Congress started its "district work period" -- that is, its summer vacation -- having funded only one of 13 agency budgets for fiscal year 2005. That means when legislators return to Washington in September, they must pass the largest... Read More

Ending Child Labor

PRAGUE, Czech Republic- No one disagrees that it is deplorable when children or any other workers are underpaid, starved, or beaten while being held as indentured servants or treated as virtual slaves. However, it would be a gross caricature... Read More

Pirates in Tinseltown

As college students prepare to return to their respective campuses, some will be greeted this fall with an unexpected surprise. Partnering with the Motion Picture Association of America (MPAA), many colleges and universities are developing rigorous measures agains Read More

'Ami Go Home'

On August 16, President George W. Bush announced a plan to restructure US military forces abroad significantly. Bush said the realignment would bring up to 70,000 troops and about 100,000 family members and civilian workers back to the United... Read More

Altered States

If a political candidate has integrity, competence, and an appealing ideology, who cares where he's from? Does my senator come from my state, my race, my gender, or my age group? It makes no difference to me. I want... Read More

The Brain Gain

This year's presidential campaign has already seen its fair share of discussion about the perils of IT outsourcing as well as sharp accusations about the thousands of U.S. jobs lost to skilled foreign IT professionals willing to accept positions... Read More

Real Tax Cuts, Imaginary Analysis

The verdict is in on the Bush tax cuts: the rich are getting richer and the middle class is getting squeezed. Says who? The non-partisan Congressional Budget Office, that's who. The findings were quickly covered everywhere. A few headlines:... Read More

The Phony Abstinence Complaint

You would think that a country that contributes twice as much money to fight AIDS globally as the rest of the world combined and whose drug companies developed the medicines that stopped the progression of HIV dead in its... Read More

Pleasures Previously Unknown

A few years ago, when the pundits were drawing up lists of the most influential Americans of the 20th Century, the obvious candidate popped into my head: Julia Child. Sure, Einstein and FDR were important, but Julia Child improved... Read More

Wiretapping and the Politics of Fear

The FCC just voted unanimously in favor of new obligations on voice over IP (VoIP) and broadband networks. Why the lack of outcry from opponents of regulation? The rules mandate backdoors for law enforcement to wiretap VoIP communications. Of... Read More

Self-Righteous Prescription

"drug companies are dependent on the public for a host of special favors--including the rights to NIH-funded research, long periods of market monopoly, and multiple tax breaks that almost guarantee a profit. Because of these special favors and the... Read More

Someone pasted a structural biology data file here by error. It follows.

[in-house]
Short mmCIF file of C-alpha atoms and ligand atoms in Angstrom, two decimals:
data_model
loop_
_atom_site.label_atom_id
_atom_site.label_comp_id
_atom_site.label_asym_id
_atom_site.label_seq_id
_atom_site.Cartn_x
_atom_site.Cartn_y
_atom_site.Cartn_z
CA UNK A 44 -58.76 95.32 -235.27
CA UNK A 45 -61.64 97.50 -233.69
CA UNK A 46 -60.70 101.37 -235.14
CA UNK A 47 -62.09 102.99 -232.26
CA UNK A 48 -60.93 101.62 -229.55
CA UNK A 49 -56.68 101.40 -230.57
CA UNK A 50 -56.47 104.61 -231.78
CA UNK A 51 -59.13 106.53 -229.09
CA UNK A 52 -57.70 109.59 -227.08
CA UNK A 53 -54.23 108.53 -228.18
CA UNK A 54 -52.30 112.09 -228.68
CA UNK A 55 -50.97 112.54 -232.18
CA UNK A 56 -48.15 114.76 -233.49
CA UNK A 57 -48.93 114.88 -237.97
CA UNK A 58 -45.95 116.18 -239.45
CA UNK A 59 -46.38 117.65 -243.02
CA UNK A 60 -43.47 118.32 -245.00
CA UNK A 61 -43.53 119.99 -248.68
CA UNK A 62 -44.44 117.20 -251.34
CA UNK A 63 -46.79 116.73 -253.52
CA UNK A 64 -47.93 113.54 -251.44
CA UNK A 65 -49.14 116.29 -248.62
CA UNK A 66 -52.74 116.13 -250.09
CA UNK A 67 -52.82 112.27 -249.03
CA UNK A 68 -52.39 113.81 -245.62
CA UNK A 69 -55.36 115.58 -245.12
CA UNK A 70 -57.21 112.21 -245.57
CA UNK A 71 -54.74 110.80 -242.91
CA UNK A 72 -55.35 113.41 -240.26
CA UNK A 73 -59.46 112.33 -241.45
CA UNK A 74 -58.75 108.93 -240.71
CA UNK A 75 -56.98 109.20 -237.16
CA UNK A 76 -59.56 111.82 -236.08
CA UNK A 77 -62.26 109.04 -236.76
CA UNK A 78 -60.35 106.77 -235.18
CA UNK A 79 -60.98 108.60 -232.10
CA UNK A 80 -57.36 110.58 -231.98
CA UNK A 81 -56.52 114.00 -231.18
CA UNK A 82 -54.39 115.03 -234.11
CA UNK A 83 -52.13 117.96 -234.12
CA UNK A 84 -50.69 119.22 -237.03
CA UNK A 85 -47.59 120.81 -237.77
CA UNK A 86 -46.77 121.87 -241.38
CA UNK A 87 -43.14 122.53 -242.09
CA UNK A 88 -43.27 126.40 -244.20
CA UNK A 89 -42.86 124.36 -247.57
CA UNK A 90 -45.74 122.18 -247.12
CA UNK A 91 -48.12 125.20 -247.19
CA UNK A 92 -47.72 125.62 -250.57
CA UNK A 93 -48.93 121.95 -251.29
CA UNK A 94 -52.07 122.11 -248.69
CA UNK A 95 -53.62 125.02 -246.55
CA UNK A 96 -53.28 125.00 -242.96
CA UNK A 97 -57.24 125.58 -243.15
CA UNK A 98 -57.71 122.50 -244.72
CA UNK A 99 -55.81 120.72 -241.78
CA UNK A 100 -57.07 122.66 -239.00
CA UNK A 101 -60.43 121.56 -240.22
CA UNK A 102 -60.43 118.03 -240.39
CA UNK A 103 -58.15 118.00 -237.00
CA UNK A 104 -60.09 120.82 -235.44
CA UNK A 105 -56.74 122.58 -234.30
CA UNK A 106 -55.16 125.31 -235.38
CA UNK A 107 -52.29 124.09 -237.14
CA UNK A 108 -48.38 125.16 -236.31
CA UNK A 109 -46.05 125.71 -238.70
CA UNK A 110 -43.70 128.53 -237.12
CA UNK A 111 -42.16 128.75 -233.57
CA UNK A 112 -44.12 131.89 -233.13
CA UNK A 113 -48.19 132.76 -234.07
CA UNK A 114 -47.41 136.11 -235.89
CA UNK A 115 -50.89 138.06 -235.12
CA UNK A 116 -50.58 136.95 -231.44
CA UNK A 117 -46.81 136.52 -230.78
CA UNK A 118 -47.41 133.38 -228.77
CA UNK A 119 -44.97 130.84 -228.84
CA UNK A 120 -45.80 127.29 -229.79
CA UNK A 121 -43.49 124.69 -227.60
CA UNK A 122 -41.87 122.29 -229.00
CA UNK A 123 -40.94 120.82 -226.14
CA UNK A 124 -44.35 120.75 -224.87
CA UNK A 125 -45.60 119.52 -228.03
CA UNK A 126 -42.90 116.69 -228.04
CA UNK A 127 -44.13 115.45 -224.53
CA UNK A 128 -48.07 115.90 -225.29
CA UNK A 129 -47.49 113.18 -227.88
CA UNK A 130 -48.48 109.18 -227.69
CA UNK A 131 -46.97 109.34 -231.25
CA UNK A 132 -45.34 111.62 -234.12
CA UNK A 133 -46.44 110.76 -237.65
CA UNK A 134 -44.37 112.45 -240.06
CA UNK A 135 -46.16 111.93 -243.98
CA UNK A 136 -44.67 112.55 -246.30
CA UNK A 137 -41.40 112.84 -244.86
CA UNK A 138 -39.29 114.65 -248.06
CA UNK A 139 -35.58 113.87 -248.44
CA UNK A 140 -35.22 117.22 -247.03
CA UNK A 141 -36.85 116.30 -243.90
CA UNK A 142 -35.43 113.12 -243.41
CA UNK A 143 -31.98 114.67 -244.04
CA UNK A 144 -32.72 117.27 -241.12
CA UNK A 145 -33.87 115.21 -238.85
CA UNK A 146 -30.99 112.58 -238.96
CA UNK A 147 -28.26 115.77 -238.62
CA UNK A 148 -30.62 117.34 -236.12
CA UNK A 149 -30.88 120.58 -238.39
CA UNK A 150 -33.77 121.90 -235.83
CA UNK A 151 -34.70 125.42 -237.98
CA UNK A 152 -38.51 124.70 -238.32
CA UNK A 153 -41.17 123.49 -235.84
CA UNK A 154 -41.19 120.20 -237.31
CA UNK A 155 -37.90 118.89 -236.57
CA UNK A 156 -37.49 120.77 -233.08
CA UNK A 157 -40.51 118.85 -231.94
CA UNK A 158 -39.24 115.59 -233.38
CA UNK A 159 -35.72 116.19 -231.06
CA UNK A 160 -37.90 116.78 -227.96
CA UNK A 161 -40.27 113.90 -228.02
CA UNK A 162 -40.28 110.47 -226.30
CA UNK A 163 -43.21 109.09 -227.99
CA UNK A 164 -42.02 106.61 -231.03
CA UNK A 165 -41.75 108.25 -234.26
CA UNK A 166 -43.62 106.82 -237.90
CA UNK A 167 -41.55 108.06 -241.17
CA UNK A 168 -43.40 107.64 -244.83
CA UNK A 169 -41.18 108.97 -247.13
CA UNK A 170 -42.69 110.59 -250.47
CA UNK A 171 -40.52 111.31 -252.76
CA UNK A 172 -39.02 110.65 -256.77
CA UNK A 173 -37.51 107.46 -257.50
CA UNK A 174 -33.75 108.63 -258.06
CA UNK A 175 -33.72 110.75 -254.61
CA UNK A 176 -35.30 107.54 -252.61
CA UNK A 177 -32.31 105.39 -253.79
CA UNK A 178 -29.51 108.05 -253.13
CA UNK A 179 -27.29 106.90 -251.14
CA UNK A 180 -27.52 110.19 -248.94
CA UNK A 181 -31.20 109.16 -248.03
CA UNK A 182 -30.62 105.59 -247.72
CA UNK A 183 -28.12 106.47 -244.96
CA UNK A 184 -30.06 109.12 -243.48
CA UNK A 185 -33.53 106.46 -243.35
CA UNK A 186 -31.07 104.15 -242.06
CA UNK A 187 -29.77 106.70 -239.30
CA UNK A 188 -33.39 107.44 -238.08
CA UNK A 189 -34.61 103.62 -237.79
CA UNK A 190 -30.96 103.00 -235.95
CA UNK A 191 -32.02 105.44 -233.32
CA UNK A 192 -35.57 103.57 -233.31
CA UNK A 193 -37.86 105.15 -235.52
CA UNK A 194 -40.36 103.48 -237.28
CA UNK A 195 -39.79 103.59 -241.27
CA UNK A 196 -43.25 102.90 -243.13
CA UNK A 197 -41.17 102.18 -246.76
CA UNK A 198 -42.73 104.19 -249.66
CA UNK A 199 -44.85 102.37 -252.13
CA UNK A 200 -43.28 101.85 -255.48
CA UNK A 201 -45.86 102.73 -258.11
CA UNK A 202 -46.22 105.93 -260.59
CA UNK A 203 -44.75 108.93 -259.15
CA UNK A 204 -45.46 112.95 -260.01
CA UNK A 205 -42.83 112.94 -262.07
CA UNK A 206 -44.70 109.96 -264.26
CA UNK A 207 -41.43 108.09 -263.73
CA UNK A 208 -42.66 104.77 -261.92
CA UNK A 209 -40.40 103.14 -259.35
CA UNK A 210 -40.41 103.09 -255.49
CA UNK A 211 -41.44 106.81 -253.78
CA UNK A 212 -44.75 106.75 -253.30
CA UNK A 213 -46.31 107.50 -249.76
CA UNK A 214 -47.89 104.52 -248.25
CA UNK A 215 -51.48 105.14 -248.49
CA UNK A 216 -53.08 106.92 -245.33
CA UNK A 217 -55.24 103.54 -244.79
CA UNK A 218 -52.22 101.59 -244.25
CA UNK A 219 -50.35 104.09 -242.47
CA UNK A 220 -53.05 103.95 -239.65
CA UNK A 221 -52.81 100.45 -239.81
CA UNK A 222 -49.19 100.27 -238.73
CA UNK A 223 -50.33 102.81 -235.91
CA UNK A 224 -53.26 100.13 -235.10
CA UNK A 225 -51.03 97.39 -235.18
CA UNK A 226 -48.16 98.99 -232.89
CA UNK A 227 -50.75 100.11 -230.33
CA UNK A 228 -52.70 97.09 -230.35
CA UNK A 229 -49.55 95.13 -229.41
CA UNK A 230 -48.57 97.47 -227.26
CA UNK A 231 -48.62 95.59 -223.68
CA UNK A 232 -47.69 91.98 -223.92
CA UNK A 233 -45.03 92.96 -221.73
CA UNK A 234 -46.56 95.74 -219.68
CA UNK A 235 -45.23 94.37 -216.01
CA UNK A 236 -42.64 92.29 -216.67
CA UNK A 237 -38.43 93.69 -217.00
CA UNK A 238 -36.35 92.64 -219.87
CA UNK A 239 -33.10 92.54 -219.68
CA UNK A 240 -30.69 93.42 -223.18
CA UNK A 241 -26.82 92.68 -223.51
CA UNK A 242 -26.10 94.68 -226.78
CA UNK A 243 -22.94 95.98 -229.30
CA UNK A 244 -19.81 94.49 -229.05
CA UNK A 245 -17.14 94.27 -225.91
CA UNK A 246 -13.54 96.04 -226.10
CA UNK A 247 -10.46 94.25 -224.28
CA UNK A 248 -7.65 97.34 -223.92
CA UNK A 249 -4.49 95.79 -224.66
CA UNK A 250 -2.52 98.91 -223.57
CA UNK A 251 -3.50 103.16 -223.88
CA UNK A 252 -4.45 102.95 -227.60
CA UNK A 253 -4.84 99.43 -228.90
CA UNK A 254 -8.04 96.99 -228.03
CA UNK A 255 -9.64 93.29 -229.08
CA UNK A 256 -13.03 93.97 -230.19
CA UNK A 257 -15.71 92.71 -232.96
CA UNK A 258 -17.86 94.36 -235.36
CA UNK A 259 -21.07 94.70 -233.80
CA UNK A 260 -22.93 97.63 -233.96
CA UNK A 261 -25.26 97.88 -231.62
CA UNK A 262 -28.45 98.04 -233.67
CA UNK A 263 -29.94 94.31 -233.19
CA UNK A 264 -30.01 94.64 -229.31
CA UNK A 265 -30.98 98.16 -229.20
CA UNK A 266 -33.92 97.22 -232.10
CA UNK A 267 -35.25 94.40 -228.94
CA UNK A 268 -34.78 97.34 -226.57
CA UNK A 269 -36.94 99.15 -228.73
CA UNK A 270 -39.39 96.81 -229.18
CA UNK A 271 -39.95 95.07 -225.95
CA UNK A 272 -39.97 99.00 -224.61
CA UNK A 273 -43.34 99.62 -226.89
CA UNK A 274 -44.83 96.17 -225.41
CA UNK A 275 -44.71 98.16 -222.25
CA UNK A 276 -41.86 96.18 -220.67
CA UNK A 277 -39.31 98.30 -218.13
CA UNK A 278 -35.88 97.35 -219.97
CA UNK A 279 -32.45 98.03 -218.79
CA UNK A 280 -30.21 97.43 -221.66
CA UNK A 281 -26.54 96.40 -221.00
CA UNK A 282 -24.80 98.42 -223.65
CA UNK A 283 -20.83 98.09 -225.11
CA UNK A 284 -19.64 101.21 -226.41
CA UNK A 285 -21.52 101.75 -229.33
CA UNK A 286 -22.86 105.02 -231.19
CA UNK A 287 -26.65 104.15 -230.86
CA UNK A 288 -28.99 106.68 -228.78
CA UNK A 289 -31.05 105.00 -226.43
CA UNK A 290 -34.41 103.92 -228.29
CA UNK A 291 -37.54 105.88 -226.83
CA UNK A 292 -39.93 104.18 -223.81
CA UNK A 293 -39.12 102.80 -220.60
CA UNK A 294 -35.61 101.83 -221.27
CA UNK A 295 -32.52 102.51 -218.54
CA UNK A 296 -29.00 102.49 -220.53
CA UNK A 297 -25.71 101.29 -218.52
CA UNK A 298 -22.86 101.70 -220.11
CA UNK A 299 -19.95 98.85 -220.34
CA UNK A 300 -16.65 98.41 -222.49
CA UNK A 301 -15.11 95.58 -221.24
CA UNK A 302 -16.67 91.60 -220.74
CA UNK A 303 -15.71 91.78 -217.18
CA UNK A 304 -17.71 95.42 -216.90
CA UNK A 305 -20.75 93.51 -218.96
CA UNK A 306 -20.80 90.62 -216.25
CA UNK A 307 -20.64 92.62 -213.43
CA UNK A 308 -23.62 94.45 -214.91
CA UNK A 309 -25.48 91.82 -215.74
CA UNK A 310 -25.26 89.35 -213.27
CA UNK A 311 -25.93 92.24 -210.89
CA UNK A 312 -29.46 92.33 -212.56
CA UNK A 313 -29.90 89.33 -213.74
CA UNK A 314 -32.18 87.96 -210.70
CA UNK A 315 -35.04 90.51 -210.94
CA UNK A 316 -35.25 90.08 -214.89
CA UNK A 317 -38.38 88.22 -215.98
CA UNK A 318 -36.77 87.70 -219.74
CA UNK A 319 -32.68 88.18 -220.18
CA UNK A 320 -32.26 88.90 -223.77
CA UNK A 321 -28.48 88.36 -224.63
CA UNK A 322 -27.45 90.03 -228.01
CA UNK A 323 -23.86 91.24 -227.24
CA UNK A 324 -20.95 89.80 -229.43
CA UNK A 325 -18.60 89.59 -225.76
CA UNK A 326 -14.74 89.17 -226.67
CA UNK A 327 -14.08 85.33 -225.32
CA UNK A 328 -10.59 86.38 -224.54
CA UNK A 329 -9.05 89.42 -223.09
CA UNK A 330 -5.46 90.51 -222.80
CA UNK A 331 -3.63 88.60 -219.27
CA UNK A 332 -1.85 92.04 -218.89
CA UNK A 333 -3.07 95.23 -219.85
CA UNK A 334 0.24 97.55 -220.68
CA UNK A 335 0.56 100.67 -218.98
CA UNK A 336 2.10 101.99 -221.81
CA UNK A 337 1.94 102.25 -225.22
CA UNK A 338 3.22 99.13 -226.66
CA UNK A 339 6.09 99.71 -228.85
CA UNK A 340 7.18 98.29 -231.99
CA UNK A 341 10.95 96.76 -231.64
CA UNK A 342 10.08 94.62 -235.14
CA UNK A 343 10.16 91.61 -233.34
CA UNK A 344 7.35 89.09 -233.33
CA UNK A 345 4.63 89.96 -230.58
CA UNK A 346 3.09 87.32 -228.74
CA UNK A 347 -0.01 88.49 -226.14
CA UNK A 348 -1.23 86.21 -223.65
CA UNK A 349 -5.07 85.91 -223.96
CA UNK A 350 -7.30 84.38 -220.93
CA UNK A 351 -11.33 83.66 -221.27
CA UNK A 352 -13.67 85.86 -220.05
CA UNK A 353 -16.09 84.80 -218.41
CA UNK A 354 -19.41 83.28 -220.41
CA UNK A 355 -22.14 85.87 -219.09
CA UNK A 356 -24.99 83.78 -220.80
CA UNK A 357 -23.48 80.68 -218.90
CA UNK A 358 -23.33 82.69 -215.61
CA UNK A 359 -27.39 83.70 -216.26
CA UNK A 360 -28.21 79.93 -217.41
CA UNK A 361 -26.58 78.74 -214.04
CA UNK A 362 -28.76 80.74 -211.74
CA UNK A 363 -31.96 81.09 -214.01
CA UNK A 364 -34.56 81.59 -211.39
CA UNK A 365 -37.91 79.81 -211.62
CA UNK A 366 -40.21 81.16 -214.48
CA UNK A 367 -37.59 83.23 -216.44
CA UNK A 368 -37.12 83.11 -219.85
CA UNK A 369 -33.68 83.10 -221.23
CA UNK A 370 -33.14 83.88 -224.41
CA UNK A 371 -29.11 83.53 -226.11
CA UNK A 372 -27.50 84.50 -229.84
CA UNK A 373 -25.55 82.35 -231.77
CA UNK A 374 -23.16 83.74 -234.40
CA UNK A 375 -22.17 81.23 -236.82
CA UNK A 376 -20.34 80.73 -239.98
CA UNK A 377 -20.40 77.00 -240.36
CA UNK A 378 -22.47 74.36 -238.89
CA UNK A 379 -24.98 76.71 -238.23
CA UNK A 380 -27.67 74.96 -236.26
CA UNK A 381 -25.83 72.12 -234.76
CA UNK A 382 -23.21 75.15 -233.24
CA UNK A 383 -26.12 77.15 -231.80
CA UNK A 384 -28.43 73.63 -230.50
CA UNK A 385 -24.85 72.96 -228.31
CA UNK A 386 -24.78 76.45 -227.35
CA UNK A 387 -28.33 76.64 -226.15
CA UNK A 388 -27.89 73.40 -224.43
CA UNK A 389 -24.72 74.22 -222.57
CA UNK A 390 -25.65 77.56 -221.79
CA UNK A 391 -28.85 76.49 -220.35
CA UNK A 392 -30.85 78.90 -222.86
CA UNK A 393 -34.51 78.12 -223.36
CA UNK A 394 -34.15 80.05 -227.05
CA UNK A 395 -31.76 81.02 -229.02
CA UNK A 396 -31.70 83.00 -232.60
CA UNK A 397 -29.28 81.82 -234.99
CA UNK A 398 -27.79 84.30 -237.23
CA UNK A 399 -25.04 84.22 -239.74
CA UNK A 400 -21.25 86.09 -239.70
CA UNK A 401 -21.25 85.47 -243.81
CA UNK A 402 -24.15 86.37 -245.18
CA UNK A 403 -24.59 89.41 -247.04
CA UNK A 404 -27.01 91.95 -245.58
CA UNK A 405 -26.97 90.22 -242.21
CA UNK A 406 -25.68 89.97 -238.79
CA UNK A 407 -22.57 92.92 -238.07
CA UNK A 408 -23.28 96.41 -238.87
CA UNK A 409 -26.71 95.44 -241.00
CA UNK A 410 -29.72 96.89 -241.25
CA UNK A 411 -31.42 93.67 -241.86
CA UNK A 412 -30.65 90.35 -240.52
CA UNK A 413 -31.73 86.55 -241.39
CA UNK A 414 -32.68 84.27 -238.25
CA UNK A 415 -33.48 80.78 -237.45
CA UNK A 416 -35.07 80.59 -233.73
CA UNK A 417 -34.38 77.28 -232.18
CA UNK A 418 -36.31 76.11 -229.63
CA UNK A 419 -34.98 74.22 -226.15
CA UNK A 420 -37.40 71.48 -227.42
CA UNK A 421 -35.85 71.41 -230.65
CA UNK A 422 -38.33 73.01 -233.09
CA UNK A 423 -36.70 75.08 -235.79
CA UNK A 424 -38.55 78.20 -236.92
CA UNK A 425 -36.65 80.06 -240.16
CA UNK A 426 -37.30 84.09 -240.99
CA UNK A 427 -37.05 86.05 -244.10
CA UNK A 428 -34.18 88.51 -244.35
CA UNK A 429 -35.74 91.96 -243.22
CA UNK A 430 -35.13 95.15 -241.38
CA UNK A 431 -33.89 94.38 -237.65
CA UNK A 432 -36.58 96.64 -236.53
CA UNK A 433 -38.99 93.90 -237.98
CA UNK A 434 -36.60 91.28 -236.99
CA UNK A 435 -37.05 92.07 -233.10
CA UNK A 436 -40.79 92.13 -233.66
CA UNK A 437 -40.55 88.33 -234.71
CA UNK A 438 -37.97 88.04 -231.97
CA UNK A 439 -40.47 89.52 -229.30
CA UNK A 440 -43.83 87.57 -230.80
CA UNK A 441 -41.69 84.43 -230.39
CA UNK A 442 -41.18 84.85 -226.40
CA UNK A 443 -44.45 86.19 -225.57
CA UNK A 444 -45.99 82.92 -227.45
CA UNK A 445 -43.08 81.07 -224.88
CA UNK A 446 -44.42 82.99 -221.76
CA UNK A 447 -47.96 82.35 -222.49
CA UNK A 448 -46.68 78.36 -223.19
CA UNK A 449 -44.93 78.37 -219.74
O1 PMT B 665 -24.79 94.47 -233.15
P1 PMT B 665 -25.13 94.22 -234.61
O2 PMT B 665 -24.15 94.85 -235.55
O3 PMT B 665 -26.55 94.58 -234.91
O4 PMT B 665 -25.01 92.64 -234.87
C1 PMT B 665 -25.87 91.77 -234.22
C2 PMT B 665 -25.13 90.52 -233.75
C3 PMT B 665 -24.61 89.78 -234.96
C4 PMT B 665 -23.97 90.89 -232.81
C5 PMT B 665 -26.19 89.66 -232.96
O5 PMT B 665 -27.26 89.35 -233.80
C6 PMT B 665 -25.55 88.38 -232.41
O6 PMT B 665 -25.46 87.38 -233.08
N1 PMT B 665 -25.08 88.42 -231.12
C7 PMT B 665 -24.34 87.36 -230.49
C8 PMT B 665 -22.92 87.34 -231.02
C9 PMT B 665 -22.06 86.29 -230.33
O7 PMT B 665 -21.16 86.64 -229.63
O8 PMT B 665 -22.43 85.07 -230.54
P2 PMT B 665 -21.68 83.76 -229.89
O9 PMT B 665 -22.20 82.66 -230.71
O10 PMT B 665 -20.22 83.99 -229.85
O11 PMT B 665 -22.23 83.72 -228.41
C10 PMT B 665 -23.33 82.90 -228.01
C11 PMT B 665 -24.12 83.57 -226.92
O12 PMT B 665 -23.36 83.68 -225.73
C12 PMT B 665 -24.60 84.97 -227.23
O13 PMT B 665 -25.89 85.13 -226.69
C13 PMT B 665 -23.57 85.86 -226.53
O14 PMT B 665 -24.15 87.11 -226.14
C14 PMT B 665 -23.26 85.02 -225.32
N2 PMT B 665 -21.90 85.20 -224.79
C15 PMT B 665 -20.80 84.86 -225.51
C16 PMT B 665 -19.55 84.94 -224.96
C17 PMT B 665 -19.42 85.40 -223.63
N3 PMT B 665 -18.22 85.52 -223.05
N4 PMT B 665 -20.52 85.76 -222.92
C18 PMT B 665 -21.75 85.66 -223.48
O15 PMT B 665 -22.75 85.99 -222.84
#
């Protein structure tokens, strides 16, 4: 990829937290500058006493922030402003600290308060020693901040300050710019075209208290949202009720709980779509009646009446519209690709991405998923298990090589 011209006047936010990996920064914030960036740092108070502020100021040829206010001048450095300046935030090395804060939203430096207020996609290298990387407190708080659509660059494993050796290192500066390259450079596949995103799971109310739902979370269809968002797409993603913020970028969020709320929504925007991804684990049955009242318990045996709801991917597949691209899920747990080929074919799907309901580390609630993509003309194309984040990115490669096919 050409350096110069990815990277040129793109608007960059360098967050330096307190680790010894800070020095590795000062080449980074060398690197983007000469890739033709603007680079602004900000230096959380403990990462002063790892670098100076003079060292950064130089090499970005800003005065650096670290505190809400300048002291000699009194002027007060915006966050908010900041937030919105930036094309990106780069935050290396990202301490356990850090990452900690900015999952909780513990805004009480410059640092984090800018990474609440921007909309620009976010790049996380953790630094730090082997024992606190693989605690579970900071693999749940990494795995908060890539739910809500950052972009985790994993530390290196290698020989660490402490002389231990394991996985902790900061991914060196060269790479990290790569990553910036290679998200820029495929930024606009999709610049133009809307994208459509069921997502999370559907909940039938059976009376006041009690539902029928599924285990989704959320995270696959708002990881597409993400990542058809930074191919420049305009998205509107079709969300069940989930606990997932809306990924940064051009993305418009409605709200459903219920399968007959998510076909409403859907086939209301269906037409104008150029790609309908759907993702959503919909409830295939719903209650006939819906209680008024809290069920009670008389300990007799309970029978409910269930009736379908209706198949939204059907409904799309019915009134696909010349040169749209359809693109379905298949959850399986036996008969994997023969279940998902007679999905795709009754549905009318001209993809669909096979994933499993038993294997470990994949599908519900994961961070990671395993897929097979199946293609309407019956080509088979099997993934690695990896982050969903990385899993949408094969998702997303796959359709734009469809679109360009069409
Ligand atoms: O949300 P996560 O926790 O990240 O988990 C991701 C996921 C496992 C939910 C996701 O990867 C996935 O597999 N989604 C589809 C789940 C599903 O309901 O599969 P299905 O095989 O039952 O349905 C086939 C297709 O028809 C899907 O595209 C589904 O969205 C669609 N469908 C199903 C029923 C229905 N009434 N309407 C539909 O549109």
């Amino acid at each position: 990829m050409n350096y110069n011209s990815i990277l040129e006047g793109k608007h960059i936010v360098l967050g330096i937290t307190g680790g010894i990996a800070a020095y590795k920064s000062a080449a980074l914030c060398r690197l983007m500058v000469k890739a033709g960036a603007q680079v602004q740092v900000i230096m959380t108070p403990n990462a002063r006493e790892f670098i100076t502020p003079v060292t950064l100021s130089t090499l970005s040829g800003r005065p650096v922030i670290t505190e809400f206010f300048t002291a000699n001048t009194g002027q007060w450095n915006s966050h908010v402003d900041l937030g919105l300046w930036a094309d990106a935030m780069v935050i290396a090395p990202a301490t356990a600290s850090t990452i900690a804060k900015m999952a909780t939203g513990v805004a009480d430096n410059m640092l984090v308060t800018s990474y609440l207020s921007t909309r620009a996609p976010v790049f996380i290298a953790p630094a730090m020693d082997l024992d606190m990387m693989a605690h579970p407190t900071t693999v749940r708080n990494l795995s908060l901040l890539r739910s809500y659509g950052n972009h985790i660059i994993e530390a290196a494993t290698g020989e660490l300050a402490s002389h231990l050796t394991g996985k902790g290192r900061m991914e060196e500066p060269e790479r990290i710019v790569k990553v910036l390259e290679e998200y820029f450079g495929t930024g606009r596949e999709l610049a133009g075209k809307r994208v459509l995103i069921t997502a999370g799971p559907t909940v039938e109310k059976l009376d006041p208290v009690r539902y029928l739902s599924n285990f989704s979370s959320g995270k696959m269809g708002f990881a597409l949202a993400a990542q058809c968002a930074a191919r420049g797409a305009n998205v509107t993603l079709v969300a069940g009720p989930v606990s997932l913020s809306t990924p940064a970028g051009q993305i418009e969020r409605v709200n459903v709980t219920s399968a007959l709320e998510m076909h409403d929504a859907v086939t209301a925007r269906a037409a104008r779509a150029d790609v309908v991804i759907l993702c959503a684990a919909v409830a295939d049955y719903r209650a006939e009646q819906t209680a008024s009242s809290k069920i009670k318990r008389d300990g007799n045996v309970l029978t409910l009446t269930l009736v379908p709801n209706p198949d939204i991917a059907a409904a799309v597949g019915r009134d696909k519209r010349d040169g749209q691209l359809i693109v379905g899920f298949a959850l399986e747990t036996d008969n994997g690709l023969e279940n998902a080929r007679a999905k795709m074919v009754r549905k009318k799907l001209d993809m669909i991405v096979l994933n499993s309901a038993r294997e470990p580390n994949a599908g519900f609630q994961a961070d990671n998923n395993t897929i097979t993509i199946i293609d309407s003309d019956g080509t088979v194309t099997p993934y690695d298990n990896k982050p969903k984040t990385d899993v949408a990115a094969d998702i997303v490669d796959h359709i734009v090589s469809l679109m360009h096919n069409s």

The Price is Wrong

TBILISI, REPUBLIC OF GEORGIA- Recent indicators suggest that consumer prices in India are rising rapidly. Consumer prices recorded a seasonally adjusted annual rate (SAAR) of 4.8 percent in the second quarter after advancing at a 5.1 percent rate over... Read More

Meet the New Boss

At the spring summit held by EU heads of state and government to name a new president of the European Commission, José Barroso was not anybody's first choice. Come to think of it, the former Portuguese prime minister wasn't... Read More

A Najaf Passion Play

How did Americans find themselves fighting in Najaf, killing Shia Muslims? How did we end up body-counting the people whom were supposed to be liberating? How did we end up writing a new chapter in the long saga of... Read More

Liberal Noblesse Oblige

"Today, we say the only thing we have to fear is four more years of George Bush." --Senator Edward Kennedy, speaking at the 2004 Democratic National Convention In the weeks and months following September 11, a peculiar political animal... Read More

Media Matters: A Devil's Bargain

The "mainstream press" may be in the process of squandering a precious resource that its leaders no longer have the institutional memory to recognize as the source of its legitimacy and its living. In the last few years --... Read More

The Tragic Institutions

When the Abu Ghraib prison scandal broke, many asked how it could have happened. The first assumption many jumped to was that the corruption must have come from the top -- as though corruption were unusual, and could only... Read More

Remote Control

The Guardian reports that Internet Explorer's share of the browser market fell for the first time since 1997. From 95% to 94%. It's unlikely Bill Gates is losing too much sleep at this point. What may be keeping the... Read More

Presidential Paradox

Last month's presidential election in Indonesia has been described as a historic turning point which ushered Indonesians into the "post-Majapahit" era. For much of their history, Indonesians had known either autocratic or authoritarian rule. In the early centuries Read More